For example, without the work of Talking Points Memo and its readers, the scandal surrounding the “Pearl Harbor Day 8” US Attorney firings would have disappeared quickly. Because of Paul Kiel’s lead investigative work, it promises to open windows on the Bush administration’s campaign to corrupt and politicize the Department of Justice that could blow open doors to the rest of the administration’s corruption.

And without the efforts of the Daily Kos and other group blogs, there would not be a Democratic majority in the House (and especially the Senate) and all of Paul Kiel’s work would have been for naught, because there would be nobody empowered to take this important investigation into the White House.

And this is just the beginning.

Sarojin says:

Internet v. Web sites

Hard to argue that the connectivity and immediate communication enabled by the internet didn’t fundmanetally impact the 04 Dem primaries.

It’s also hard to argue that all the communication that gets transmitted over the internet (faxes, email, podcasts, streaming media) hasn’t fundamentally changed how people interact and obtain and share knowledge. It allows people to stay informed and work together with others one would otherwise never even know about.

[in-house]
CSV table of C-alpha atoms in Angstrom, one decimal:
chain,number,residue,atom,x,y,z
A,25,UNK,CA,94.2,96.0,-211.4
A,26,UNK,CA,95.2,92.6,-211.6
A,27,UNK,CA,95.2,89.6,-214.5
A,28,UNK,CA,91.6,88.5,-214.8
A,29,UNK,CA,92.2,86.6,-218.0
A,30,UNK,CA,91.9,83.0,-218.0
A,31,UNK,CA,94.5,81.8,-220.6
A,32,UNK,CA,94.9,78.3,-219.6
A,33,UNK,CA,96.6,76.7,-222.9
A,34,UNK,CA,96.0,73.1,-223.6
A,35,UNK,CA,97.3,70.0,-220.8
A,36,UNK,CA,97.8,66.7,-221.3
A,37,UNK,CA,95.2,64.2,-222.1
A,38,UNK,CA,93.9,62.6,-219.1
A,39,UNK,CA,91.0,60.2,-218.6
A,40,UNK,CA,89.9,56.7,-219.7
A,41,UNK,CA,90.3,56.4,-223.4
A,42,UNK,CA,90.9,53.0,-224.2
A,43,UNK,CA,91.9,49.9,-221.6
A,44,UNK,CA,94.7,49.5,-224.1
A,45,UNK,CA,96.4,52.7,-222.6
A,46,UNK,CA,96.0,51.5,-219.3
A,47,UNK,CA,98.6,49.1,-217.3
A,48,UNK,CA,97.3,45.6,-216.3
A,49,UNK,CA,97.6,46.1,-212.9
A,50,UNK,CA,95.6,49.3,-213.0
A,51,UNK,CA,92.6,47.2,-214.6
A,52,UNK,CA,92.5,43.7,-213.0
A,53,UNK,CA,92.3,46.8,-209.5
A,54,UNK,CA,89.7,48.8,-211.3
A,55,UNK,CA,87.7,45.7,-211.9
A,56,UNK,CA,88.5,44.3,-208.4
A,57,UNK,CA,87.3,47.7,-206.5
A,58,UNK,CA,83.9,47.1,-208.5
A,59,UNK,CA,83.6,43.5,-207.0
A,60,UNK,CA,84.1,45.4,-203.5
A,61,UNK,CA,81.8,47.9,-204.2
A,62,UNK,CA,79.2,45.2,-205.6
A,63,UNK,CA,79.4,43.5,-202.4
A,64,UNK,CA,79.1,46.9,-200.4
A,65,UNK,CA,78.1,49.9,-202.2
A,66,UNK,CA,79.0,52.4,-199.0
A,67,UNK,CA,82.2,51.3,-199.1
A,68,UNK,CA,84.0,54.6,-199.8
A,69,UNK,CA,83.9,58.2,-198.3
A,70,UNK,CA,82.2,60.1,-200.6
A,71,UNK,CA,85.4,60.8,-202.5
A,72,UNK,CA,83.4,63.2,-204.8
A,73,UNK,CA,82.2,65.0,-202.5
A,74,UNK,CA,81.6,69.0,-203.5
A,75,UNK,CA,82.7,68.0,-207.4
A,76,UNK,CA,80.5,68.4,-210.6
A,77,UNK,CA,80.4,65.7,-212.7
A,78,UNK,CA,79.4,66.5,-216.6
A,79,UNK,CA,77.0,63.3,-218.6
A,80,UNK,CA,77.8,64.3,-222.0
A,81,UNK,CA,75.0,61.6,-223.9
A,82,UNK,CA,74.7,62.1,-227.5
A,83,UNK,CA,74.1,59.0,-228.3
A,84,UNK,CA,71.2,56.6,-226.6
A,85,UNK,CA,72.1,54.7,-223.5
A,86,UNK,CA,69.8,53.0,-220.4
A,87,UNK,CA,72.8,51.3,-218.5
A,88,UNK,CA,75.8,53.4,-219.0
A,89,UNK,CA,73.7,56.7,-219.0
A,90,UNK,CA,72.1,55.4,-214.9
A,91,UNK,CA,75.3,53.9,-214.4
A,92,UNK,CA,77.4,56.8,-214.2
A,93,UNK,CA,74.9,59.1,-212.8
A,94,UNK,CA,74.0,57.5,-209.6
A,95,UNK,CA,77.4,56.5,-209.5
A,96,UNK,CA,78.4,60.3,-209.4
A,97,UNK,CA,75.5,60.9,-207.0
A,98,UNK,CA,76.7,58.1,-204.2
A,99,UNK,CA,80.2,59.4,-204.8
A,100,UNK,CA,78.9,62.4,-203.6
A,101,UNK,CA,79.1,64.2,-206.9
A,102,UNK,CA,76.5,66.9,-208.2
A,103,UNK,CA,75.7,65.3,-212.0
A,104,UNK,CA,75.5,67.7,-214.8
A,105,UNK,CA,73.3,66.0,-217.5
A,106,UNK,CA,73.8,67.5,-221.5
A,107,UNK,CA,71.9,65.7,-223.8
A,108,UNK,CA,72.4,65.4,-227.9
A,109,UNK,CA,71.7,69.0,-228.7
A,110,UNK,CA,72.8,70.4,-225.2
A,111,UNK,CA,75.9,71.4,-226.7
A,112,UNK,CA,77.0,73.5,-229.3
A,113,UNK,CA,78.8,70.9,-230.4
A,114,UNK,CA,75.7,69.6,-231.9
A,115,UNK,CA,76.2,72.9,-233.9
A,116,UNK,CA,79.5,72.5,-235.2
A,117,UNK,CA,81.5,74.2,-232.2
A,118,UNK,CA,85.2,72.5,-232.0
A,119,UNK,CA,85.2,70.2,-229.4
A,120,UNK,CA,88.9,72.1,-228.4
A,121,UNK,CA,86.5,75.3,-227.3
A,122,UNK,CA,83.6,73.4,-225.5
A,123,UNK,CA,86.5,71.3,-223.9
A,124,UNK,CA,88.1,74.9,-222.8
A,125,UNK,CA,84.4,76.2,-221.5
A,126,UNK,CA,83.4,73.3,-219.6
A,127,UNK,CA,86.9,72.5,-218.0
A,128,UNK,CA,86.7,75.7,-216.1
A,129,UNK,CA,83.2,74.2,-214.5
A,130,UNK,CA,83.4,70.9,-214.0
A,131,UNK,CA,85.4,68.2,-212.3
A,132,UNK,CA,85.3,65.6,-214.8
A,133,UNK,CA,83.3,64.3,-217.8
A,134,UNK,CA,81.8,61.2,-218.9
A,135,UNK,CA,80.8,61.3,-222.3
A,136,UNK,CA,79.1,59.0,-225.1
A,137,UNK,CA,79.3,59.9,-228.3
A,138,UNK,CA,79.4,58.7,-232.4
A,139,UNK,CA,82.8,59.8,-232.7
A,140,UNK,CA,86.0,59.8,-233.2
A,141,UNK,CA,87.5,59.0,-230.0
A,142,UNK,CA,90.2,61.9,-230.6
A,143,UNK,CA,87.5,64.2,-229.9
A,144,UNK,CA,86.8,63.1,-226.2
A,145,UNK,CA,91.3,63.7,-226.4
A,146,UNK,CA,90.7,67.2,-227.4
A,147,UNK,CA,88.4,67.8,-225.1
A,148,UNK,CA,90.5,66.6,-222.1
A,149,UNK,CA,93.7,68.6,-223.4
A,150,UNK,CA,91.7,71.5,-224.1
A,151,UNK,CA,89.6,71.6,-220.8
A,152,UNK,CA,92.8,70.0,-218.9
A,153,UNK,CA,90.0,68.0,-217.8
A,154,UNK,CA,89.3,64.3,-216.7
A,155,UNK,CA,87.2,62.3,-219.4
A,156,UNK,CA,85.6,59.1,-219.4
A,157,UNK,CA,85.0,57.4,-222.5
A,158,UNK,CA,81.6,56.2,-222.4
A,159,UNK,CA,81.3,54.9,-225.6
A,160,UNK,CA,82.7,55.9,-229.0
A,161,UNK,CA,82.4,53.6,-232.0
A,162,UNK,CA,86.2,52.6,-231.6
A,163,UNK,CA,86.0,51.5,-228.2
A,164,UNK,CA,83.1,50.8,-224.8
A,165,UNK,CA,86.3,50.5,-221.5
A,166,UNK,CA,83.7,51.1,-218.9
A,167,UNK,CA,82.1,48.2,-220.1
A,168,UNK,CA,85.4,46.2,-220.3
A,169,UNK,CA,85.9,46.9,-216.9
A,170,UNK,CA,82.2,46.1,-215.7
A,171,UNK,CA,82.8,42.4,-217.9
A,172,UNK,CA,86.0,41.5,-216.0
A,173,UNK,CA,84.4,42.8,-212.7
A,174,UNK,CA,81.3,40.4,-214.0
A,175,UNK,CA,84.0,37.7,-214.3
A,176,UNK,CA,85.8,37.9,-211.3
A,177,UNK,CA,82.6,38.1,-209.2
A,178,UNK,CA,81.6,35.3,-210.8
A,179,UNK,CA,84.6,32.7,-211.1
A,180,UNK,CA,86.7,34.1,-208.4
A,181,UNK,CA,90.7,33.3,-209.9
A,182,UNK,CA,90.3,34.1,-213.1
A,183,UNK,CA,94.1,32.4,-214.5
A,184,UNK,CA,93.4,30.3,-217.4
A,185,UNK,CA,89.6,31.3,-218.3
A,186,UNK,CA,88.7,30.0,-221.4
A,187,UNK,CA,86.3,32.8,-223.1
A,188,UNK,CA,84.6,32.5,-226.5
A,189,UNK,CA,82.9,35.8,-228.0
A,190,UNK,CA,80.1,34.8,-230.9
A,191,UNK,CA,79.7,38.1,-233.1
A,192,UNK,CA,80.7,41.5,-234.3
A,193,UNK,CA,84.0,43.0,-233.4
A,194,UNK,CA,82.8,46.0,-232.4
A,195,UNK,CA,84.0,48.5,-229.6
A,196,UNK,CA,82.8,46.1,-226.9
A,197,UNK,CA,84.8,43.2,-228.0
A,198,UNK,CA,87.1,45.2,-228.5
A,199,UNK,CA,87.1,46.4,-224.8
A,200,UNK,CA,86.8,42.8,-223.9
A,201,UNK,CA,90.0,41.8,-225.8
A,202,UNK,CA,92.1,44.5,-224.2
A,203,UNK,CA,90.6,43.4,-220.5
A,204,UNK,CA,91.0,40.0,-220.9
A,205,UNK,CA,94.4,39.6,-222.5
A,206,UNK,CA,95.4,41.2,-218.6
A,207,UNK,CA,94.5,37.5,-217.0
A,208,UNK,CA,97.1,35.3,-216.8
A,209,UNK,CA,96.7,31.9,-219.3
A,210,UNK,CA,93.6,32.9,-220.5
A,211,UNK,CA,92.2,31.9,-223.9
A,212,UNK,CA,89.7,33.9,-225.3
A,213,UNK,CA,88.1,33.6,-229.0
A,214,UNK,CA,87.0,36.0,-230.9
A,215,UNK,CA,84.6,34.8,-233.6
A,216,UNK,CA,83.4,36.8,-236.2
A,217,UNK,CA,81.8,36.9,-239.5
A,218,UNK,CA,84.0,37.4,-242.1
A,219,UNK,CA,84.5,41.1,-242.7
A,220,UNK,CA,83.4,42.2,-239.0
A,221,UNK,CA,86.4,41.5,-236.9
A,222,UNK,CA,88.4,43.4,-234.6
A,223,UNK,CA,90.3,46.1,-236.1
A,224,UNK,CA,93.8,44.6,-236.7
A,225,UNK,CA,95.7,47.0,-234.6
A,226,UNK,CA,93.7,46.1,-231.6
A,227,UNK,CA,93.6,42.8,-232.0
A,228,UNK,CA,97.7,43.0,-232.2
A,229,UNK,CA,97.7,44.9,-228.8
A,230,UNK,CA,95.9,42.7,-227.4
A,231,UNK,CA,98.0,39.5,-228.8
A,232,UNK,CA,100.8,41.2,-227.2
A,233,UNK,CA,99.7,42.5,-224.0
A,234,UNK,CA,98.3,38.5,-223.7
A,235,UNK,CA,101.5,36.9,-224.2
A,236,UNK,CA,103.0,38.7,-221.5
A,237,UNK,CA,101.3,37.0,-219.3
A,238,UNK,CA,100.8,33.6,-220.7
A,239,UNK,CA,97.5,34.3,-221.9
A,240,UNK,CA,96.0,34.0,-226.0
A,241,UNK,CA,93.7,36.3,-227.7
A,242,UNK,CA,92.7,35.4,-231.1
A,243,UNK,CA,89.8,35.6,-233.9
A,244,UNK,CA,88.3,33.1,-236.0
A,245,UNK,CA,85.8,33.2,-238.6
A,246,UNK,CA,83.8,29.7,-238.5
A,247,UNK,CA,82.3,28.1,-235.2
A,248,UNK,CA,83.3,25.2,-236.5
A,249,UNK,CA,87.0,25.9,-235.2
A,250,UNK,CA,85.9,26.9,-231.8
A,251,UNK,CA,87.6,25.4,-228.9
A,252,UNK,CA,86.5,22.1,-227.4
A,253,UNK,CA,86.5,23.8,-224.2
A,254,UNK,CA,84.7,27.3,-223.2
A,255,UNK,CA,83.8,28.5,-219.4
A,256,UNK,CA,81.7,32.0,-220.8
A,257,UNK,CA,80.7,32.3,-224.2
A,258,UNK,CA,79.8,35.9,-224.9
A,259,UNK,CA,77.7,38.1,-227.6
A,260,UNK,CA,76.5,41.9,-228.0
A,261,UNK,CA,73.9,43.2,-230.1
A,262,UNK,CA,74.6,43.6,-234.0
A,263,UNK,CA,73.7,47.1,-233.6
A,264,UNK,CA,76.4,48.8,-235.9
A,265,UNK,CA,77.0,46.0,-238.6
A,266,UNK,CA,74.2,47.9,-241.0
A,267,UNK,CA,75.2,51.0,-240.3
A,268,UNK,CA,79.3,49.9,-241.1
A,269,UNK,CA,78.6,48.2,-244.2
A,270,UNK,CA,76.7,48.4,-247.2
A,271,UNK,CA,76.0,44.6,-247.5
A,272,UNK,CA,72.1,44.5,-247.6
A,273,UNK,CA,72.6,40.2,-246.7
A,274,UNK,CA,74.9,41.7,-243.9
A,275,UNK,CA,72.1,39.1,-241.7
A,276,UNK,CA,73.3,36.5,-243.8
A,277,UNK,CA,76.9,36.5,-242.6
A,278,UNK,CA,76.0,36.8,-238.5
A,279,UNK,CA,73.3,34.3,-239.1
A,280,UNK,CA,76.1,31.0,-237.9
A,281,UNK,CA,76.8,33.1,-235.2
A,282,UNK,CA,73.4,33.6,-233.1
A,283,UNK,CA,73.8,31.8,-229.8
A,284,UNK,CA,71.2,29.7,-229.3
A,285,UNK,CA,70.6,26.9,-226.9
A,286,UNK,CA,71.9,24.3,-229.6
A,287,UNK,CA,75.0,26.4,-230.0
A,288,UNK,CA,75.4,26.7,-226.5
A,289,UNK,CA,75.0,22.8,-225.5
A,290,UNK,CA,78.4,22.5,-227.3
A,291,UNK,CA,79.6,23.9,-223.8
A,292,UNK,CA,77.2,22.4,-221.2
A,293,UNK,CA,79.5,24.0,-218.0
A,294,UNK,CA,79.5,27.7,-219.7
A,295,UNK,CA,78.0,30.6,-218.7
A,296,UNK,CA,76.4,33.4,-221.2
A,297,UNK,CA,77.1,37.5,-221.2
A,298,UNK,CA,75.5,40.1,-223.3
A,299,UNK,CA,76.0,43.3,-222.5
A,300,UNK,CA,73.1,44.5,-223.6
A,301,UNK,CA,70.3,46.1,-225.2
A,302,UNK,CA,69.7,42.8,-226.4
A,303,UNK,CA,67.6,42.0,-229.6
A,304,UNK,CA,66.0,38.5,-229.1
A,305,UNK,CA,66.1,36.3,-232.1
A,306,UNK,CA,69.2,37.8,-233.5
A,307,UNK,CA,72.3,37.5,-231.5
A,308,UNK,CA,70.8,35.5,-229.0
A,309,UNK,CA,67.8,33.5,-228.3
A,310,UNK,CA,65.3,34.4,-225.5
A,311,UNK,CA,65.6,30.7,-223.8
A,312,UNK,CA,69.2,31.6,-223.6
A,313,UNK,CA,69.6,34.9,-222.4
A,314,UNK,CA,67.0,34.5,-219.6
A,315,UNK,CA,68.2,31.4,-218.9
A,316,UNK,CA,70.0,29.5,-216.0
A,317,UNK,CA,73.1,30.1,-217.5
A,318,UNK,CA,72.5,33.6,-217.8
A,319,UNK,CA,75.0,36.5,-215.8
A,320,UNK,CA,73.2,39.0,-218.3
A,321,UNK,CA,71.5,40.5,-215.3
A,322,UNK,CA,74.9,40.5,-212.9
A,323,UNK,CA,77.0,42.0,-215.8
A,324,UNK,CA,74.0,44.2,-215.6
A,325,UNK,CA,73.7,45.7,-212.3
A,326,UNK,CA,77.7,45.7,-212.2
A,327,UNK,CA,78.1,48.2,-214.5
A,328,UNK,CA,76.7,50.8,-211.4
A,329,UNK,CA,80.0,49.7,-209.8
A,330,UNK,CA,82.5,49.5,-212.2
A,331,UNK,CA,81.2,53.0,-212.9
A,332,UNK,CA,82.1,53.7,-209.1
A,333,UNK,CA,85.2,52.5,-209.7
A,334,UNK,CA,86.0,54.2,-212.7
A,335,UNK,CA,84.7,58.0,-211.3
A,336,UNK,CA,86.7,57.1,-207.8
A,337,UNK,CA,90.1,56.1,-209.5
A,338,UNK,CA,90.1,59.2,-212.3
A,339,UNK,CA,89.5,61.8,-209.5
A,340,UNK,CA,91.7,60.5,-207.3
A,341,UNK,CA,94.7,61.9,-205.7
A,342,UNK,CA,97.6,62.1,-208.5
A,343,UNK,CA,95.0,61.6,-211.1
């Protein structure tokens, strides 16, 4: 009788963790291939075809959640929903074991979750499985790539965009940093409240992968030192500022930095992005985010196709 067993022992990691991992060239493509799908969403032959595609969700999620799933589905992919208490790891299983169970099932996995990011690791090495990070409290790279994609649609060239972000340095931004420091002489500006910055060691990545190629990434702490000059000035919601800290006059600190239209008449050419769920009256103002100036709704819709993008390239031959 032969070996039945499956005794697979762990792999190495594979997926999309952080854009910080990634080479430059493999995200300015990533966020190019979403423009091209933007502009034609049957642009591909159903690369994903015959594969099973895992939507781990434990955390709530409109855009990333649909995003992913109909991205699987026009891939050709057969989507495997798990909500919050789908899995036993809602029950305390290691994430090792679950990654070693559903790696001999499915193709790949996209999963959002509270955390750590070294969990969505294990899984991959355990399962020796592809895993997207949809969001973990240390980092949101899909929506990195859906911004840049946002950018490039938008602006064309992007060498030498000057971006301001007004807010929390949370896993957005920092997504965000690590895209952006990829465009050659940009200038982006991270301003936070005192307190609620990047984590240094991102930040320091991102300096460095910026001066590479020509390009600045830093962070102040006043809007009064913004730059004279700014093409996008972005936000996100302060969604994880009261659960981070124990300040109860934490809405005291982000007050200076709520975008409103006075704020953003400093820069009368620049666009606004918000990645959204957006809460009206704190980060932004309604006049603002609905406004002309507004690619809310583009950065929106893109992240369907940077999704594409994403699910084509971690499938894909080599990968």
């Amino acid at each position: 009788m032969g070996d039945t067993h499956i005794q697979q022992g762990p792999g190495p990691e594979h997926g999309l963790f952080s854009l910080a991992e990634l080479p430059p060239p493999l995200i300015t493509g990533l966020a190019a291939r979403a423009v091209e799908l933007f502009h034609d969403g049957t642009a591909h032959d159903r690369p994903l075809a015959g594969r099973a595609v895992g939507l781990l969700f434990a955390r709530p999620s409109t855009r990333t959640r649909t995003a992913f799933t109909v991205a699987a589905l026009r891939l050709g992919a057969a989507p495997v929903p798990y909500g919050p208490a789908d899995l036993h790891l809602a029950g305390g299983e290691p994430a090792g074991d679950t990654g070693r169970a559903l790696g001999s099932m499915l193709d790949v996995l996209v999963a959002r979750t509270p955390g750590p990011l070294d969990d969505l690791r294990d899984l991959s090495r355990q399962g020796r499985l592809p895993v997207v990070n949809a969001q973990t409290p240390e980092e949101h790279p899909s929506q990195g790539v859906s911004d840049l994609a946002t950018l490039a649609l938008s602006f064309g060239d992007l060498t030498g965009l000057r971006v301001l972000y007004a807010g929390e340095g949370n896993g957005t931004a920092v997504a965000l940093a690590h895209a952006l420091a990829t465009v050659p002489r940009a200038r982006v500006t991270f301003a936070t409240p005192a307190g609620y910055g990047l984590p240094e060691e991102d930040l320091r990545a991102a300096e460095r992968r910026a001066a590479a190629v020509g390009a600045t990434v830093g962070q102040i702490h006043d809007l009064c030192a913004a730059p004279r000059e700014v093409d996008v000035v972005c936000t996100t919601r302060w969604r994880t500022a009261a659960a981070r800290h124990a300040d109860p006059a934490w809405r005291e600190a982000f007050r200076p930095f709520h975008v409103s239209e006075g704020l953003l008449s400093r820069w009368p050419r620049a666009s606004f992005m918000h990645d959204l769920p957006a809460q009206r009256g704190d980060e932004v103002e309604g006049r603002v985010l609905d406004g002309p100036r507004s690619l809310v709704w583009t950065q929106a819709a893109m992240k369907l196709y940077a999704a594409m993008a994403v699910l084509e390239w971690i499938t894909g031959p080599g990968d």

Perhaps it’s wishful thinking, but I’d like to believe that the level of access and ability to immediately communicate with elected representatives has allowed for a wider range of voices to be heard and a broader set of positions considered than ever before. Of course that assumes an elected official is actually listening.

And as many other pointed out, without the internet even the most dedicated activist would have difficulty getting any facts or information since the MSM doesn’t seem to provide any actual news anymore.

What would our opinions be of the folks currently seeking to be president if we only had the MSM. We’d all think (other than New Yorkers) Rudy’s a hero, McCain’s a straight talking centrist, Obama went to a Madrasa, Hillary’s a pant wearing lesbian, and John Edwards is gay. Hmm, bit of a right-leaning slant there.

Think about it. We’d all be brain-dead zombie sheep cheering for the war on terra and hating Muslims like the foks that watch Faux News. Perhaps not that dramatic, but it’s the internet that separates the informed from the sheep, no?

Sure seems like a major impact on politics to me.

The direct impact blogs and videos etc. have on current affairs probably isn’t major since they seem to mostly be visited by already like-minded folks. I doubt the Hillary video made anyone change their mind about her.

But when the internet has fundamentally changed out daily lives how can one say it hasn’t had a major impact on politics?